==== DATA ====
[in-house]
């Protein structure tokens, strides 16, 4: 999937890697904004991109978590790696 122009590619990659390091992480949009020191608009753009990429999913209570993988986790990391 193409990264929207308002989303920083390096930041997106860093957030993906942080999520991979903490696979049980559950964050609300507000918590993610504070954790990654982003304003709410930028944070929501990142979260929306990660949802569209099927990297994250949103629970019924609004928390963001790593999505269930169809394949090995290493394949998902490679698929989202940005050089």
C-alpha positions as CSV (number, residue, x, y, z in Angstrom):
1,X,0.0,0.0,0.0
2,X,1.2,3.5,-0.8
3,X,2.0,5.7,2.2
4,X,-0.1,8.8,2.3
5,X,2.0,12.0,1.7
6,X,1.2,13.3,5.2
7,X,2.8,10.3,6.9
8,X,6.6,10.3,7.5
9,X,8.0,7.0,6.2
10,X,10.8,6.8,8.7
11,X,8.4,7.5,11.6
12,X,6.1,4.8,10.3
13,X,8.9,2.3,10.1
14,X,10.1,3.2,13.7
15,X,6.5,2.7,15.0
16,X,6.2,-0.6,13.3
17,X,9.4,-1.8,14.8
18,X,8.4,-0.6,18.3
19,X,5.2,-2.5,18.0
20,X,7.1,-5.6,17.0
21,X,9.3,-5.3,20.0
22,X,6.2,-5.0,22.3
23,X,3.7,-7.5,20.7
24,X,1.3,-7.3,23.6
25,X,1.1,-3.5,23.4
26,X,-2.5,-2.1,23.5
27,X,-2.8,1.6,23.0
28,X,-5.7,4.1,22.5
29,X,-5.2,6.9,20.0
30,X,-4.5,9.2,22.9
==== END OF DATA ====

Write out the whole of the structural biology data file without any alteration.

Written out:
[in-house]
């Protein structure tokens, strides 16, 4: 999937890697904004991109978590790696 122009590619990659390091992480949009020191608009753009990429999913209570993988986790990391 193409990264929207308002989303920083390096930041997106860093957030993906942080999520991979903490696979049980559950964050609300507000918590993610504070954790990654982003304003709410930028944070929501990142979260929306990660949802569209099927990297994250949103629970019924609004928390963001790593999505269930169809394949090995290493394949998902490679698929989202940005050089």
C-alpha positions as CSV (number, residue, x, y, z in Angstrom):
1,X,0.0,0.0,0.0
2,X,1.2,3.5,-0.8
3,X,2.0,5.7,2.2
4,X,-0.1,8.8,2.3
5,X,2.0,12.0,1.7
6,X,1.2,13.3,5.2
7,X,2.8,10.3,6.9
8,X,6.6,10.3,7.5
9,X,8.0,7.0,6.2
10,X,10.8,6.8,8.7
11,X,8.4,7.5,11.6
12,X,6.1,4.8,10.3
13,X,8.9,2.3,10.1
14,X,10.1,3.2,13.7
15,X,6.5,2.7,15.0
16,X,6.2,-0.6,13.3
17,X,9.4,-1.8,14.8
18,X,8.4,-0.6,18.3
19,X,5.2,-2.5,18.0
20,X,7.1,-5.6,17.0
21,X,9.3,-5.3,20.0
22,X,6.2,-5.0,22.3
23,X,3.7,-7.5,20.7
24,X,1.3,-7.3,23.6
25,X,1.1,-3.5,23.4
26,X,-2.5,-2.1,23.5
27,X,-2.8,1.6,23.0
28,X,-5.7,4.1,22.5
29,X,-5.2,6.9,20.0
30,X,-4.5,9.2,22.9